I understand the purpose of the
Access-Control-Allow-Credentials header, but can't see what problem the
Access-Control-Allow-Origin header solves.
More precisely, it's easy to see how, if cross-domain AJAX requests with credentials were permitted by default, or if some server were spitting out
Access-Control-Allow-Credentials headers on every request, CSRF attacks would be made possible that could not otherwise be performed. The attack method in this scenario would be simple:
- Lure an unsuspecting user to my malicious page.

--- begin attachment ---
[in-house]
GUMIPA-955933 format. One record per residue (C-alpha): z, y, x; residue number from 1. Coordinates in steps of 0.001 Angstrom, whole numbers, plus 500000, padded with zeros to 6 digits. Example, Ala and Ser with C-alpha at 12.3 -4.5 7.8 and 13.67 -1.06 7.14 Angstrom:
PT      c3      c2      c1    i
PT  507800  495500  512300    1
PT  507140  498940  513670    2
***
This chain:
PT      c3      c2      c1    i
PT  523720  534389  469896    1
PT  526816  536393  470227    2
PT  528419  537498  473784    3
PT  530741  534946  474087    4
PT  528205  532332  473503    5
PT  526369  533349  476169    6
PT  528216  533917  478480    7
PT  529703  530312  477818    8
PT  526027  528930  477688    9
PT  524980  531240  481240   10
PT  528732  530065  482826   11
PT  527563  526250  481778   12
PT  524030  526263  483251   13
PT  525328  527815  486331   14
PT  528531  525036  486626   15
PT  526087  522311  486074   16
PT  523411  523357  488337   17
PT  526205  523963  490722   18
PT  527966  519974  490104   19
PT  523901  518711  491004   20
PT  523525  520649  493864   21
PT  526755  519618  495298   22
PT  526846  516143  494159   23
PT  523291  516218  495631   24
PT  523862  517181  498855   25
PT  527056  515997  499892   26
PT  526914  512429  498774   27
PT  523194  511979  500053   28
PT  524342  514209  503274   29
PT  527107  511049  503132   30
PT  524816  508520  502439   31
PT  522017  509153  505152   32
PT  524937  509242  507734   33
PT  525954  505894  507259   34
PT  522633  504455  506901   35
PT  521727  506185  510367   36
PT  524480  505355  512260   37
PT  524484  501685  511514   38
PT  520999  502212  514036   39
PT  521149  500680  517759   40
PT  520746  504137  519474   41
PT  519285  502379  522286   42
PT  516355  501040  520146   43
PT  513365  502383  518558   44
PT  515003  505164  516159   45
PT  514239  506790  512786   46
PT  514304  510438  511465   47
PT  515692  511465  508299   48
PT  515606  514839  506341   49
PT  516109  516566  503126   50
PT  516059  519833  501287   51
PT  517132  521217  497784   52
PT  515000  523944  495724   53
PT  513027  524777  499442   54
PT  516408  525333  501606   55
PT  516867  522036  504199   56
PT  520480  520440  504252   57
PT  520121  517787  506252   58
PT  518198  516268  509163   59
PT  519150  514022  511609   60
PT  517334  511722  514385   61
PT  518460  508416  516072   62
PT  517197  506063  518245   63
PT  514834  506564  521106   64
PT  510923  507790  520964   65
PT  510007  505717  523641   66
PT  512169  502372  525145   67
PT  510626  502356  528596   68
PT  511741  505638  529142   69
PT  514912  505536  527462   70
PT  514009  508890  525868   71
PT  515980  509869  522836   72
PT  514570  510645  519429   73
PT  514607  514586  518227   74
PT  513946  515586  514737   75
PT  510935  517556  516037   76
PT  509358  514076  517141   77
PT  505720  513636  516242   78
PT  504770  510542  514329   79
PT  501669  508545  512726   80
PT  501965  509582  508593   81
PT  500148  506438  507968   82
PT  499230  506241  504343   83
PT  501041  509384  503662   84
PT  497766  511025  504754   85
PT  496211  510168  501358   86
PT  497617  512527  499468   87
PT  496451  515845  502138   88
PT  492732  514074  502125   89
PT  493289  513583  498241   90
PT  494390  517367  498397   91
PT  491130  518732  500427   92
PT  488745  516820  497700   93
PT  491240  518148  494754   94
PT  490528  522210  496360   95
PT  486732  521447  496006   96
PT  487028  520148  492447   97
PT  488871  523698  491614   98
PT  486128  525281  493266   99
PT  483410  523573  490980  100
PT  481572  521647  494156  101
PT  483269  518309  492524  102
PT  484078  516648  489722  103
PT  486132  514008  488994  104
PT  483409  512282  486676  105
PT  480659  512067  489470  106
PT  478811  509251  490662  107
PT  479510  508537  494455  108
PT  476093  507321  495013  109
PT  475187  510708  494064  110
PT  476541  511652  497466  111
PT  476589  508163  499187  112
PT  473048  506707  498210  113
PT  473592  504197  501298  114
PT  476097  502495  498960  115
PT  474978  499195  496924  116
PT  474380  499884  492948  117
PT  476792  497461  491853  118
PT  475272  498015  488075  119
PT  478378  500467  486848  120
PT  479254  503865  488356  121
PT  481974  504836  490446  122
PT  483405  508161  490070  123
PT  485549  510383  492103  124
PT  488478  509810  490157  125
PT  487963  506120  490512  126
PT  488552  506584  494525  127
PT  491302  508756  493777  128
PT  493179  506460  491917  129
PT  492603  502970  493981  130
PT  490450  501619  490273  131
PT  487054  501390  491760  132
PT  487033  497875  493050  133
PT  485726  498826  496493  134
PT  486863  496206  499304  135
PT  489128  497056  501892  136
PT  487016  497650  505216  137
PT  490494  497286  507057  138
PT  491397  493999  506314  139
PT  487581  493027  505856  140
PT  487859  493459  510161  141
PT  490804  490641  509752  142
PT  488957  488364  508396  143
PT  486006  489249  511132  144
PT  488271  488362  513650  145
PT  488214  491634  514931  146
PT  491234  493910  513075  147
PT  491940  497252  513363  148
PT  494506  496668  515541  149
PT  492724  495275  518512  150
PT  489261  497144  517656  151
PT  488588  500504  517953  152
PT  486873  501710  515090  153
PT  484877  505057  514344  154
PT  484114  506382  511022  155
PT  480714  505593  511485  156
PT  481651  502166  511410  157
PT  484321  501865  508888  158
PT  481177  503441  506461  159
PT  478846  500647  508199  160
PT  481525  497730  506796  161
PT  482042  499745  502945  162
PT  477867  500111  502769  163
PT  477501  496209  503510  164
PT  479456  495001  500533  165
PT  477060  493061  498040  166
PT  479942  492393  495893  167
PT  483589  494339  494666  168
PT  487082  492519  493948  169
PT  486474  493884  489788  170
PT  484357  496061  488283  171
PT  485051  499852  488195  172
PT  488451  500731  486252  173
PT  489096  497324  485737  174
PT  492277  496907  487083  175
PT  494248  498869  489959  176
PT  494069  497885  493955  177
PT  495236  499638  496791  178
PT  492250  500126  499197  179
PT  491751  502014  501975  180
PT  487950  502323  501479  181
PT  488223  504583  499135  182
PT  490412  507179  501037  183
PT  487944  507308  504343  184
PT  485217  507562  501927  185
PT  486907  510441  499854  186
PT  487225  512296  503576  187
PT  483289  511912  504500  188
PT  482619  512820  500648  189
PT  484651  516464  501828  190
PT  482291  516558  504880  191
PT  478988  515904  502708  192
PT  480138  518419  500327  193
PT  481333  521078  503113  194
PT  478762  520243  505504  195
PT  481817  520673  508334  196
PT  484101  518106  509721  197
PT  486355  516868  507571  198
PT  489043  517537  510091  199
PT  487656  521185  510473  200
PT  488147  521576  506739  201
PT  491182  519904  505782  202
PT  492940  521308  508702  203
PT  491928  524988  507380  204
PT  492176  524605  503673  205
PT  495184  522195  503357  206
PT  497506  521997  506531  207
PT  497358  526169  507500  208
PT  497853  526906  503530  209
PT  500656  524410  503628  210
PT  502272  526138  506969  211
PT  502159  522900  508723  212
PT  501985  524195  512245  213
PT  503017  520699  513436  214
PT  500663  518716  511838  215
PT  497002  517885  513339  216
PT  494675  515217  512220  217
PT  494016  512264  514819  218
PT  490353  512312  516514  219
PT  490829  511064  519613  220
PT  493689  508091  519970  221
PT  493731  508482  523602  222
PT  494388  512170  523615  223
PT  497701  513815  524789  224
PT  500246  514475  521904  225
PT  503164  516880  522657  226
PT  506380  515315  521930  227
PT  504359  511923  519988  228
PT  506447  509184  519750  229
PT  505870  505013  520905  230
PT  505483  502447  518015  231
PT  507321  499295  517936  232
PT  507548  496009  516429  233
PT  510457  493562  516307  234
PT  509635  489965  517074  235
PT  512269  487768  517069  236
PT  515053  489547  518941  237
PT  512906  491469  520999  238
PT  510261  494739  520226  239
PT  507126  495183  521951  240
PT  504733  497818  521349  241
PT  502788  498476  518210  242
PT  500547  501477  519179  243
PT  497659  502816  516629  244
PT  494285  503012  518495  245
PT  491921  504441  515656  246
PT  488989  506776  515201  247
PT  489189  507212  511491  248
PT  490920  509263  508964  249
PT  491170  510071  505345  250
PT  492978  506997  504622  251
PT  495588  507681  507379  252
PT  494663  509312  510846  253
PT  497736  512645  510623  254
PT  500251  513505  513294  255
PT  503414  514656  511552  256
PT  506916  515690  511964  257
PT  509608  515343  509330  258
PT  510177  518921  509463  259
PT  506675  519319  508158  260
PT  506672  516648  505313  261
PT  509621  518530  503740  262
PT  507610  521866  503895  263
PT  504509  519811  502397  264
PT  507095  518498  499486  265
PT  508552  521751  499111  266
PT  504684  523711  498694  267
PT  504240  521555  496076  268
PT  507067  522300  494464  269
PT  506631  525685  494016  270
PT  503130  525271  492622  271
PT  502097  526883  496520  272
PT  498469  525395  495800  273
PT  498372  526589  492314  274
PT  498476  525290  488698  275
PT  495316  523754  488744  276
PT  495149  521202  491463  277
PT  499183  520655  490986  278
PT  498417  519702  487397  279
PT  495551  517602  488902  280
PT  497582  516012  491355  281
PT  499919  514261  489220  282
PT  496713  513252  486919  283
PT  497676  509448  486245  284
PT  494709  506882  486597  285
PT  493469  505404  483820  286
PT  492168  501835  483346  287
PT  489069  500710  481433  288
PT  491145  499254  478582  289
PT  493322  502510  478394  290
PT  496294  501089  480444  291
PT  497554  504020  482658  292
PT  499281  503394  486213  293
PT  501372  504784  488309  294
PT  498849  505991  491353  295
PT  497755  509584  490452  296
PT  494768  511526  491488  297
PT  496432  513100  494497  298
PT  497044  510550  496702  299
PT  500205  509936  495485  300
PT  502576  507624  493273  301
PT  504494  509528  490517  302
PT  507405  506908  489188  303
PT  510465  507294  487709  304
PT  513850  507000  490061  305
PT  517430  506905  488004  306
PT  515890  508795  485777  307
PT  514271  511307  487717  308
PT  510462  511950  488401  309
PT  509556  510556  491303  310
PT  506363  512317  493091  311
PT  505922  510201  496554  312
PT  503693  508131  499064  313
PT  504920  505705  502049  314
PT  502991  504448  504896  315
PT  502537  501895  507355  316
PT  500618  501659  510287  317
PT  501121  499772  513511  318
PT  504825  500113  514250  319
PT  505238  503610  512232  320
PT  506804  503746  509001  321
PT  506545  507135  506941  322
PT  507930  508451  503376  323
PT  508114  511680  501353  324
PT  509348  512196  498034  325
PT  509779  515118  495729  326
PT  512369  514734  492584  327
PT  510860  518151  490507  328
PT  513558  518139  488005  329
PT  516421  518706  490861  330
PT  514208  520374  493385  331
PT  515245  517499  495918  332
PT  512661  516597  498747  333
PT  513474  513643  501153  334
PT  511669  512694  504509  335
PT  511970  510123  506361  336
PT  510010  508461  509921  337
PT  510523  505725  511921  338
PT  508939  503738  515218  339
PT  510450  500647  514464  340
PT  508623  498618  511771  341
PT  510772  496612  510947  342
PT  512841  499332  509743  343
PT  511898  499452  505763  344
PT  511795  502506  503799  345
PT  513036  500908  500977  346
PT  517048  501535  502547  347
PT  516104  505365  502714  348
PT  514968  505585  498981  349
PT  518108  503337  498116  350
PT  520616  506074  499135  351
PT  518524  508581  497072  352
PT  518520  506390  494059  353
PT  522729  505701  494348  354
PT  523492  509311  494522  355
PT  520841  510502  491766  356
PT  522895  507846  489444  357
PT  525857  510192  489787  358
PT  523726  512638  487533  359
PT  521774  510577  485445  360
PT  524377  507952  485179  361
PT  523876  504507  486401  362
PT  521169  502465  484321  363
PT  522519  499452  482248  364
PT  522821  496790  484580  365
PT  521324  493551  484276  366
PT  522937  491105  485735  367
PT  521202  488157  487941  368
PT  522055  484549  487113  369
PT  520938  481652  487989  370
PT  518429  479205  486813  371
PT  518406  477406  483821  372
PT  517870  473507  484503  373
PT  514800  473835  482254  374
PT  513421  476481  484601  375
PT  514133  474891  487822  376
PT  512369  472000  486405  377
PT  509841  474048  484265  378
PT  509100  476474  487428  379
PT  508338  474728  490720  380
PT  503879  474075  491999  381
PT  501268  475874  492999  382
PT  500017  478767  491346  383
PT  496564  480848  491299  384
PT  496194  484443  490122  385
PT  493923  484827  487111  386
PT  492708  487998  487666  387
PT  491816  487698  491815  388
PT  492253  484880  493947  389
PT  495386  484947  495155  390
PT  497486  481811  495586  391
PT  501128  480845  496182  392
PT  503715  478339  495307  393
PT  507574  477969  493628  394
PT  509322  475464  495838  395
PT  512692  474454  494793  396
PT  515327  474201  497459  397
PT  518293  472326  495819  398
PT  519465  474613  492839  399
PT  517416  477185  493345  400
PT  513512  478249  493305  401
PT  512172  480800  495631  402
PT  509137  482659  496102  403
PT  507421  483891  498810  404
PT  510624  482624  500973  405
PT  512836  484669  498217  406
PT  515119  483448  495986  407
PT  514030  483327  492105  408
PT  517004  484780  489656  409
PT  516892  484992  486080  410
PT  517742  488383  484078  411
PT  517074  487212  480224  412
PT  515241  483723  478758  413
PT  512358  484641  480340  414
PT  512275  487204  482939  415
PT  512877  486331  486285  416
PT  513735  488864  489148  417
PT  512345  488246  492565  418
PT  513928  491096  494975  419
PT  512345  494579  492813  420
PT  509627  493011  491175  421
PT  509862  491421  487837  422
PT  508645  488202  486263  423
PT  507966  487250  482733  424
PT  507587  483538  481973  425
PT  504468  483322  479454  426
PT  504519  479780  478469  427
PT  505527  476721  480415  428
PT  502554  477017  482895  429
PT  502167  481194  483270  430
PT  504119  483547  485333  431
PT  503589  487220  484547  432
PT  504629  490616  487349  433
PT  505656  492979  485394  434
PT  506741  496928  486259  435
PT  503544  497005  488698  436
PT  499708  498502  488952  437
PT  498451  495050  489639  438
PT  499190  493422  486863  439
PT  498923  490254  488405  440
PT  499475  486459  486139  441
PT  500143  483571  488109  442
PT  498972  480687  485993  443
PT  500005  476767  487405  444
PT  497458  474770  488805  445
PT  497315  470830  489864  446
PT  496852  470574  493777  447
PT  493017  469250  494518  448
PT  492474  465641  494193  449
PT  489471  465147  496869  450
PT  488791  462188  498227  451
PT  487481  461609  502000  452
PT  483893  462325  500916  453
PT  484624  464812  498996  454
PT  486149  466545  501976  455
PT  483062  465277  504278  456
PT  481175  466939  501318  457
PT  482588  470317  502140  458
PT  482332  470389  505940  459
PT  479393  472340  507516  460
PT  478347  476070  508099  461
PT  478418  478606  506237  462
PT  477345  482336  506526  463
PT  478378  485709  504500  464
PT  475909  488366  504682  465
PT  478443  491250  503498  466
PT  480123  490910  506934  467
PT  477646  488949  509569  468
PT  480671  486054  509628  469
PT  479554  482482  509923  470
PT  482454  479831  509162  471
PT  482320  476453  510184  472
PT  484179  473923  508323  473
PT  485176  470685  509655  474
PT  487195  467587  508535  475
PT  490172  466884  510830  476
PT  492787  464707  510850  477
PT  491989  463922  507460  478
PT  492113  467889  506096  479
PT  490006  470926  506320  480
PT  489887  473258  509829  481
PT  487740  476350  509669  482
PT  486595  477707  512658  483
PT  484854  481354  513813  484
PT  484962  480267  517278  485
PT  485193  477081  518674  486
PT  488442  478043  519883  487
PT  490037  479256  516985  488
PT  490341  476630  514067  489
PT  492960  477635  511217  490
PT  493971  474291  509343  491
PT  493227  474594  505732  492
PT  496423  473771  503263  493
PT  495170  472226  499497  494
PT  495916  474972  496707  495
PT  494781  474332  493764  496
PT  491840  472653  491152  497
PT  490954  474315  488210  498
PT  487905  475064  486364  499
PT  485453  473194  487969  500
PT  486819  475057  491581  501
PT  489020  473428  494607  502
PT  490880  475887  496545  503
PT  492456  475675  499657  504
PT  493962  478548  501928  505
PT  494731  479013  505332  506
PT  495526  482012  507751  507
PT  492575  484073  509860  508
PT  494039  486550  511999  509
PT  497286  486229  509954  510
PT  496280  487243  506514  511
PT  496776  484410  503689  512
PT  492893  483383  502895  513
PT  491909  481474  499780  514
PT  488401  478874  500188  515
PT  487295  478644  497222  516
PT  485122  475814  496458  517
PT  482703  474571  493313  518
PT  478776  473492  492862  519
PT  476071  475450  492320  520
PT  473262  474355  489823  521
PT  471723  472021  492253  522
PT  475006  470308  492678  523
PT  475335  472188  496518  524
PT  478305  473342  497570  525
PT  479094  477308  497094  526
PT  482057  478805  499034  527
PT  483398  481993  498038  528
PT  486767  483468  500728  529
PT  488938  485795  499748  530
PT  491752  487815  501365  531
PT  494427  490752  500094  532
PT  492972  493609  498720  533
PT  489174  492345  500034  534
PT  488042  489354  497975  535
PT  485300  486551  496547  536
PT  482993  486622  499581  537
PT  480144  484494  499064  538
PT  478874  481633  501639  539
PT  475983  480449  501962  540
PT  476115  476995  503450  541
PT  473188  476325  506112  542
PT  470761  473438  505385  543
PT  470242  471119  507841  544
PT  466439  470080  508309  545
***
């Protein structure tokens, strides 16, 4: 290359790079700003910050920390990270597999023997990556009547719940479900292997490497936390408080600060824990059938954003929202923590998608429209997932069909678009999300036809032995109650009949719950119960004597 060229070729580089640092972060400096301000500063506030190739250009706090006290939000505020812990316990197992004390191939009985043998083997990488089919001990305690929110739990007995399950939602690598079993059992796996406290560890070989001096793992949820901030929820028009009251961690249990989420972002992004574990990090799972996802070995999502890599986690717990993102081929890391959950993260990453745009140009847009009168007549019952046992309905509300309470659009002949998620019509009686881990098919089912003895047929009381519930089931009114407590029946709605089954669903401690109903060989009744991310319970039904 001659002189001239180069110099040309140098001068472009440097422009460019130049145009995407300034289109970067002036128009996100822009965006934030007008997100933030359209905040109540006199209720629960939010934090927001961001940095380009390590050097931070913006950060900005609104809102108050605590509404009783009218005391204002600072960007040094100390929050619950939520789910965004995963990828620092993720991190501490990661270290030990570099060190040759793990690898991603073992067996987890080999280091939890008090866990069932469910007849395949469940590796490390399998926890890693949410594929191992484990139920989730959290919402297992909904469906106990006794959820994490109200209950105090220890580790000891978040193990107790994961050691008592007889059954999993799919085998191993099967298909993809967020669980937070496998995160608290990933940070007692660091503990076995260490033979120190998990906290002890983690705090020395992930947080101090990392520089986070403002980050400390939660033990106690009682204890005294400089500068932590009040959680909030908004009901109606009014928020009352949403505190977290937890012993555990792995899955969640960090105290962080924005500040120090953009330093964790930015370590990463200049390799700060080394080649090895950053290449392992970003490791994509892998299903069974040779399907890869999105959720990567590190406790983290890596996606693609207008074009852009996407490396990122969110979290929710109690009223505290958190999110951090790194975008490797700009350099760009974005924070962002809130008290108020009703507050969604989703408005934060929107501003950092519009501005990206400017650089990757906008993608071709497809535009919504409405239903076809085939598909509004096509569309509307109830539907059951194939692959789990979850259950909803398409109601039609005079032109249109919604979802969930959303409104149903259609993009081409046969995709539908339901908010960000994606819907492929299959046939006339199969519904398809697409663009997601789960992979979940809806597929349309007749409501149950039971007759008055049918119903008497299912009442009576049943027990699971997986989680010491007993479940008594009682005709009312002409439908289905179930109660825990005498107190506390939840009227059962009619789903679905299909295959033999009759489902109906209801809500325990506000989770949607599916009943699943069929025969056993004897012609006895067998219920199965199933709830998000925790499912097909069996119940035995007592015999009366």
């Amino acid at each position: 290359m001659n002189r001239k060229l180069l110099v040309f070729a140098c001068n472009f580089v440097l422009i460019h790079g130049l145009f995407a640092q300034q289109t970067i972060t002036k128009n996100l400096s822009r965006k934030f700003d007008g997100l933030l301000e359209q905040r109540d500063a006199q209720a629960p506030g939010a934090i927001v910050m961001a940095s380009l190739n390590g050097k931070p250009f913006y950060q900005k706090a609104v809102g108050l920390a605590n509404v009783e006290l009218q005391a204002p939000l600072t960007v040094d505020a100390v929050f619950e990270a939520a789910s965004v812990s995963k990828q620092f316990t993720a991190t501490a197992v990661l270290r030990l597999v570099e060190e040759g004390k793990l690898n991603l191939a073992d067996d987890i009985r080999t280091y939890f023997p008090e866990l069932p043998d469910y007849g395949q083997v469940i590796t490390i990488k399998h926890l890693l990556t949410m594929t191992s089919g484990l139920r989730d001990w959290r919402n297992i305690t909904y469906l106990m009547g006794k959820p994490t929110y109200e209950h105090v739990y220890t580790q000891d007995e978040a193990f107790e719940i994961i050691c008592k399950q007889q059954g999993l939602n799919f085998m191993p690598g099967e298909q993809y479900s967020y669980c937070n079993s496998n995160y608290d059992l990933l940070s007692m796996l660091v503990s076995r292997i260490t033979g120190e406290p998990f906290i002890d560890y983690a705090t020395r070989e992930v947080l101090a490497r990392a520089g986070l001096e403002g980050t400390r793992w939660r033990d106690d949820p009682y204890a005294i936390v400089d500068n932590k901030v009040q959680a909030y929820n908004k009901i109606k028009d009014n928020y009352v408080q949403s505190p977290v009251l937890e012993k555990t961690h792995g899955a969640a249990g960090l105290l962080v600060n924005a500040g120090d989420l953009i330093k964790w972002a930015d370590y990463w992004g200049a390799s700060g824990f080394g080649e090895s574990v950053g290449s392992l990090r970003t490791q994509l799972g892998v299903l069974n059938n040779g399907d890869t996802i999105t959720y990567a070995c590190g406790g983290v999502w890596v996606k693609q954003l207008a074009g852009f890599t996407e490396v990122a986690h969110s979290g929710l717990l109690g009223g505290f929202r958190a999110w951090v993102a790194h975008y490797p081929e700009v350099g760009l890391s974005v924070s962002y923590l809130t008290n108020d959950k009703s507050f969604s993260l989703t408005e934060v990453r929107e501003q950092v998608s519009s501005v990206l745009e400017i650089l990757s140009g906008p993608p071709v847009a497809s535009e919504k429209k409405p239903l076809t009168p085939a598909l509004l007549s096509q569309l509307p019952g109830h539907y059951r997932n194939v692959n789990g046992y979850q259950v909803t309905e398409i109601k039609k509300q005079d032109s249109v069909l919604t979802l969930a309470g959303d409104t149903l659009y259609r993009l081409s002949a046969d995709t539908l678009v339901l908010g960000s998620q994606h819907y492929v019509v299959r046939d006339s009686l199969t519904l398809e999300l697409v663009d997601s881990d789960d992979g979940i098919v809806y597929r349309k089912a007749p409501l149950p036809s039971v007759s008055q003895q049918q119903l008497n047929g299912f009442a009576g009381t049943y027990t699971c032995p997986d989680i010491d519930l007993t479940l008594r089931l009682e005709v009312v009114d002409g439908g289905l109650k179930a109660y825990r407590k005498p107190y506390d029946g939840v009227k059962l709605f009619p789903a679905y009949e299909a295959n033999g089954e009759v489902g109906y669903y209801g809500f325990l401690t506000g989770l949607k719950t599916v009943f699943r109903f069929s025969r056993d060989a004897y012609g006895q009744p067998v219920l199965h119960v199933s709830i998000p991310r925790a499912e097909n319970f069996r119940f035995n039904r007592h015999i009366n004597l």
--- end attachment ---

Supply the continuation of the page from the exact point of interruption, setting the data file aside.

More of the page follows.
However, what I can't see is what purpose is served by not allowing uncredentialed cross-domain AJAX requests without an
Access-Control-Allow-Origin header. Suppose I were to create a browser that behaved as though every HTTP response it ever received contained
but still required an appropriate
Access-Control-Allow-Credentials header before sending cookies with cross-domain AJAX requests.
Since CSRF tokens have to be tied to individual users (i.e. to individual session cookies), the response to an uncredentialed AJAX request would not expose any CSRF tokens. So what method of attack - if any - would the hypothetical browser described above be exposing its users to?